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o man is an island, and neither is a microcontroller application. Except for those that are completely self-contained in a single chip microcontroller, your microcontroller-based application will need to communicate with an external device, be it an additional peripheral device, a host PC, or another microcontroller-based application. Figure 7.1 illustrates the idea. In the simplest of cases, the AVR device communicates to a peripheral device such as a memory device, or a digital port or an ADC. These devices may be part of a single application. In another case, your AVR device may want to communicate with a host PC for transferring data, while in another case, it may want to communicate to multiple devices all interconnected to each other using a bus configuration. The communication between an AVR and an external device or devices is essentially of two types: point-to-point communication or a bus-based communication. A point-to-point communication connects two devices, while a bus offers multiple devices to share the same physical connection lines. Whether to go for a point-to-point communication or a bus-based communication is solely determined by need. Bus-based communication seems attractive, as a single communication link allows multiple devices to communicate, but this scheme is not without complexities for example to regulate communication traffic on the shared lines.
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PC AVR or I/O device
PC AVR AVR or I/O device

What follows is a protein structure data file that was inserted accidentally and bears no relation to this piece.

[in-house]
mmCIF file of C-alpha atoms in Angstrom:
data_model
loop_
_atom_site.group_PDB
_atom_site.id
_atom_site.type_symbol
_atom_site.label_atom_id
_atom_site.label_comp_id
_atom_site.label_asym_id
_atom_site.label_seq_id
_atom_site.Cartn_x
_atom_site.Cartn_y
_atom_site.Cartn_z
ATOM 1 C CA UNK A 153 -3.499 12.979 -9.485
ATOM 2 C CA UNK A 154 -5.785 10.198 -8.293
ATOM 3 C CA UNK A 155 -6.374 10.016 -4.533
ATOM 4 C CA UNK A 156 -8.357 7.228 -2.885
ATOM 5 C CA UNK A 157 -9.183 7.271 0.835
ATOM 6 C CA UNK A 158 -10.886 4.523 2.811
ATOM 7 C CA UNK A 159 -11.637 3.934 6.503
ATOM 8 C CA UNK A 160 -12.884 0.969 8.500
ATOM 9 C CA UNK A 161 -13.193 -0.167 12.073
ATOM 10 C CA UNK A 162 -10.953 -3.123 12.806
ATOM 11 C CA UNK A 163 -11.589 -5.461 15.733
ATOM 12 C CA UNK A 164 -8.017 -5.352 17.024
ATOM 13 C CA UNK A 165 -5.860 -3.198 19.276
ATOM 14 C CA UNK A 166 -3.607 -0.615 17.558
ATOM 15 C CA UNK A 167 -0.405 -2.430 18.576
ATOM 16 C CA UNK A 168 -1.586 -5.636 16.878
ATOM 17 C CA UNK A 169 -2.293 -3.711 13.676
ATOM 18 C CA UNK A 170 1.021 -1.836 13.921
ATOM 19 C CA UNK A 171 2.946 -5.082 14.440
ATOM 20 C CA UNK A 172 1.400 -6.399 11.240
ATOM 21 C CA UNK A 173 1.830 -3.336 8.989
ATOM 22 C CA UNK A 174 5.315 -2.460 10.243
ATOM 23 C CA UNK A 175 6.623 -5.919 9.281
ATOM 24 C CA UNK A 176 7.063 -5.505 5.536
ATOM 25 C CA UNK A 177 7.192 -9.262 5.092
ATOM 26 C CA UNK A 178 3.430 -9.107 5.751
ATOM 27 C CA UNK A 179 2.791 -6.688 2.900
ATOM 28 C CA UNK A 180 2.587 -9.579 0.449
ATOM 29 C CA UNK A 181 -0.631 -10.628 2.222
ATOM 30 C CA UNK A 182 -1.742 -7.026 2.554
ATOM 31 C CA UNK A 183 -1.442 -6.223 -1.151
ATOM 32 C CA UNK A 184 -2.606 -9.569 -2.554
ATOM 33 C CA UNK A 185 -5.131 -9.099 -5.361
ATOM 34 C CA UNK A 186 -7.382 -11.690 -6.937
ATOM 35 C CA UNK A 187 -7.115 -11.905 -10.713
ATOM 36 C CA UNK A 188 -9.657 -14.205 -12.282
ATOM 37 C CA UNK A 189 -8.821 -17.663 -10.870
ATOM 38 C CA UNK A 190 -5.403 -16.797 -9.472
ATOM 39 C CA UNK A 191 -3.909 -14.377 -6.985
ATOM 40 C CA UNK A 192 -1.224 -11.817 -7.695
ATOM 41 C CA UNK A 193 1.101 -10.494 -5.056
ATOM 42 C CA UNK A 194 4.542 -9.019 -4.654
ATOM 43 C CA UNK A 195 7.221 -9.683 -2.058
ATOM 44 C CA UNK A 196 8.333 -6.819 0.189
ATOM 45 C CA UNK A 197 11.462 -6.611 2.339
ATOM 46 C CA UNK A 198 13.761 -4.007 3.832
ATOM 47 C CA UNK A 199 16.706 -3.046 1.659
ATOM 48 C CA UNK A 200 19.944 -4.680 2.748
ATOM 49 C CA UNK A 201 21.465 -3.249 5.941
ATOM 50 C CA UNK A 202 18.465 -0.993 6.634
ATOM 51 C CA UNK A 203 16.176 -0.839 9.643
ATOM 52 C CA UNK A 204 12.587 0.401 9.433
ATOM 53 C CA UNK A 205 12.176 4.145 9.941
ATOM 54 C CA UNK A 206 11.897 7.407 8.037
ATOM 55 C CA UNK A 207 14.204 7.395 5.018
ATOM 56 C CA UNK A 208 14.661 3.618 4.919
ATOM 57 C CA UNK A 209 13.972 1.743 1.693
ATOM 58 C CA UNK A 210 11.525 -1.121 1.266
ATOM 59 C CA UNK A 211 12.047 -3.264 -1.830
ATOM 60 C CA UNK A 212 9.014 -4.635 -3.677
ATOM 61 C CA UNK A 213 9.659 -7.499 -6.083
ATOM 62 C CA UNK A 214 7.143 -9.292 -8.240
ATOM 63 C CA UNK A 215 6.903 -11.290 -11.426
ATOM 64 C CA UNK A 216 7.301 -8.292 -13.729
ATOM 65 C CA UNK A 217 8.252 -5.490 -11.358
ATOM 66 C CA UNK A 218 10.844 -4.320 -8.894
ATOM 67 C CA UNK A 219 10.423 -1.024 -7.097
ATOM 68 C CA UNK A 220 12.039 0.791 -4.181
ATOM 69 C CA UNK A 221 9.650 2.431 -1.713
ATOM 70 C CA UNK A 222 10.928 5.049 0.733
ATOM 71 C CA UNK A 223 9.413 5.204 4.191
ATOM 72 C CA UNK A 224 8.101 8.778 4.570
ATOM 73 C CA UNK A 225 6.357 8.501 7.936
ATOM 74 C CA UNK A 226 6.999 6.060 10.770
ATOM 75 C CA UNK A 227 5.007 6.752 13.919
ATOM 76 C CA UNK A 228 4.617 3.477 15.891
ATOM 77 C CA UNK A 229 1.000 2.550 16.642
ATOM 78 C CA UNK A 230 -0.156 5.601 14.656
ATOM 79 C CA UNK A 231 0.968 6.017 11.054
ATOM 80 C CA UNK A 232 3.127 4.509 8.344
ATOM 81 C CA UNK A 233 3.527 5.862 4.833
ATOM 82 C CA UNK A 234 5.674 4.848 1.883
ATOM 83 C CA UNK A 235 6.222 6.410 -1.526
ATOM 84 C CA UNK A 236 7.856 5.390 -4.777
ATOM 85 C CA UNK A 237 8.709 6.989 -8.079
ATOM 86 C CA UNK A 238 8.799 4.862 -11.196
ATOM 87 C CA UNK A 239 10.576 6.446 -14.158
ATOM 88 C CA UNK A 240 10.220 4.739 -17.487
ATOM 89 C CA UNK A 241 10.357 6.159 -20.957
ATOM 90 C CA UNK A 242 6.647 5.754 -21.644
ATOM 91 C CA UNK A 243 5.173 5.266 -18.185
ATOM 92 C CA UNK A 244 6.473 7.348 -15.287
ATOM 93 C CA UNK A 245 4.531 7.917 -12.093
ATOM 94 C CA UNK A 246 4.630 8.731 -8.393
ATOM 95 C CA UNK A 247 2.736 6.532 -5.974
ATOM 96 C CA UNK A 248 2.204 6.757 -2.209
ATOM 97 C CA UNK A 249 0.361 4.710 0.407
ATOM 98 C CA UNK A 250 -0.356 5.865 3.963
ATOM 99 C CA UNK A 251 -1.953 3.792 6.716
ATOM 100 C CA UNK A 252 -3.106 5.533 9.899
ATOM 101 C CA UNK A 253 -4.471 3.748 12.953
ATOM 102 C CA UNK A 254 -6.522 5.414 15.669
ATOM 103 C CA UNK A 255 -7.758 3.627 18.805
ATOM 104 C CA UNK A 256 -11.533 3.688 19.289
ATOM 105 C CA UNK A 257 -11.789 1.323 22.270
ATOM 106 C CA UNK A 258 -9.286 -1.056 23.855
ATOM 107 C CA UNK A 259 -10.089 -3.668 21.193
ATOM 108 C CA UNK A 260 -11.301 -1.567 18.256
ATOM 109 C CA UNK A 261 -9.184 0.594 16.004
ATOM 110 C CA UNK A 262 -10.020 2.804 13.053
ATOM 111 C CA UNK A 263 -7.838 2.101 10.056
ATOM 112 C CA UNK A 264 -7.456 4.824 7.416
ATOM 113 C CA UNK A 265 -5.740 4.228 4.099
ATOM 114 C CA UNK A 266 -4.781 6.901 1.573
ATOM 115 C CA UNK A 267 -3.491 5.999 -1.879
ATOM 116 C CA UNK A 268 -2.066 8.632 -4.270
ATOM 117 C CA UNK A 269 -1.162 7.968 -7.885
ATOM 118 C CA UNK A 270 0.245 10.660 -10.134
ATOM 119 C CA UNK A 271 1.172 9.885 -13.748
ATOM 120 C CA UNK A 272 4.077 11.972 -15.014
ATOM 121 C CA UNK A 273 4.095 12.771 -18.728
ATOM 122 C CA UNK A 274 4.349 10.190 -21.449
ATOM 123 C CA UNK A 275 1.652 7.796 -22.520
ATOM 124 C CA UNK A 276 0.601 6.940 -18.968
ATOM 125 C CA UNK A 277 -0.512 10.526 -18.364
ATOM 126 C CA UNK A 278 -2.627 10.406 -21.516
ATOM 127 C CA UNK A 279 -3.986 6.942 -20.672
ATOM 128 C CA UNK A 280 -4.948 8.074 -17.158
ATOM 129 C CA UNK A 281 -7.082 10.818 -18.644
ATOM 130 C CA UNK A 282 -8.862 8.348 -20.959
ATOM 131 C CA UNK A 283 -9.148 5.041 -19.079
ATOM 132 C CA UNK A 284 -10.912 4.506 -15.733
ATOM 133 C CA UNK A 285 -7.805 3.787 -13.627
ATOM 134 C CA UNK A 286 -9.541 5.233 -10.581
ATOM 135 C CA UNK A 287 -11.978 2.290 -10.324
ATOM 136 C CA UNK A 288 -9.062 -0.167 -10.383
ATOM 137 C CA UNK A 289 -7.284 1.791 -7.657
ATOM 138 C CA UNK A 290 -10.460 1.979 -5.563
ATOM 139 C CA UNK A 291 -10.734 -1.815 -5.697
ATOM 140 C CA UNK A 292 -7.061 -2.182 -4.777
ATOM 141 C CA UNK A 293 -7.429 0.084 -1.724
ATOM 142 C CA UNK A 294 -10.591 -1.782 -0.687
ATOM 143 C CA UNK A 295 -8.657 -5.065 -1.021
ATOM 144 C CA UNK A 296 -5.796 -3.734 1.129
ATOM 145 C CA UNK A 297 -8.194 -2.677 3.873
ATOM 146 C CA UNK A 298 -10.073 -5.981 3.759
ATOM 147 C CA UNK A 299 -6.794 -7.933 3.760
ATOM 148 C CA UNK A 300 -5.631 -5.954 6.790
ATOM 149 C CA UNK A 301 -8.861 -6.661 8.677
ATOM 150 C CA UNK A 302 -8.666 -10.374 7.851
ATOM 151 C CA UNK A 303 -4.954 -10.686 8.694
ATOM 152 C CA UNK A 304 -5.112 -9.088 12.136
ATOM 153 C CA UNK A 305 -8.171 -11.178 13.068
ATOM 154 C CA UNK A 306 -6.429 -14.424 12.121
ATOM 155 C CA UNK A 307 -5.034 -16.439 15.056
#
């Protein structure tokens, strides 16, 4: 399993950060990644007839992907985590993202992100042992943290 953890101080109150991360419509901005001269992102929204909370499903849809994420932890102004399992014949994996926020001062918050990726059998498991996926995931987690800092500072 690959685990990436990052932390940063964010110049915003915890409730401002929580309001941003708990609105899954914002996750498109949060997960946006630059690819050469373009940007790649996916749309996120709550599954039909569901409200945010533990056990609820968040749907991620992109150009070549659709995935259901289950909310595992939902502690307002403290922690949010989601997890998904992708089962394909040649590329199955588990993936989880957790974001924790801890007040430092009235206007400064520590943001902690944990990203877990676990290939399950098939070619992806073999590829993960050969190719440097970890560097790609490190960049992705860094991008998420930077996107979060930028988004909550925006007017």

PC or I/O device
FIGURE 7.1 Communication link for AVR processor. The figure illustrates the processor in a point-to-point communication link to another device as well as a link with a bus configuration with multiple devices connected onto the bus.
While as a designer you are free to design your own communication protocol, both at a hardware and software level, it is best to consider one of the many standard communication schemes. The added advantage is that the AVR has many of these schemes available as on-chip peripherals.
7.2 RS-232 Link
RS-232 communication is by far the most common communicating mode that the AVR can utilize. RS-232 is an asynchronous serial transfer mechanism. This bit-serial transmission method can be split up in two parts: the way the original byte data is split up serially for transmission and the way this serial data is physically transmitted over wires. The way the data is split serially is not unique to RS-232. Other protocols like RS-422, RS-423, and RS-485 also use this method. These asynchronous serial methods differ in the way the serial data is transmitted over the physical wires. Figure 7.2 shows how the original data is reorganized with a start bit added at the beginning of the data transmission and at the end, an optional parity bit, and up to two stop bits. Also, the order of bit transmission is LSB of the data byte first and MSB of the data byte last. Once the data to be transmitted is lined up as in Figure 7.2, it is time to consider how is it physically transmitted over wires, what the voltage levels are, and what the duration of each transmission is. The transmitter and receiver of data use a fixed data rate, called the bit rate. Most common bit rates are 300, 600, 1200, 1800, 2000, 2400, 4800, 9600, and 19200 bits per second. Bit rate is the time for which one bit (out of the 10 or so bits) is available at the output (or input). The bit data to be transmitted is converted to RS-232 standard voltage level before putting it on the wires. The legal voltage limits are illustrated in Figure 7.3.
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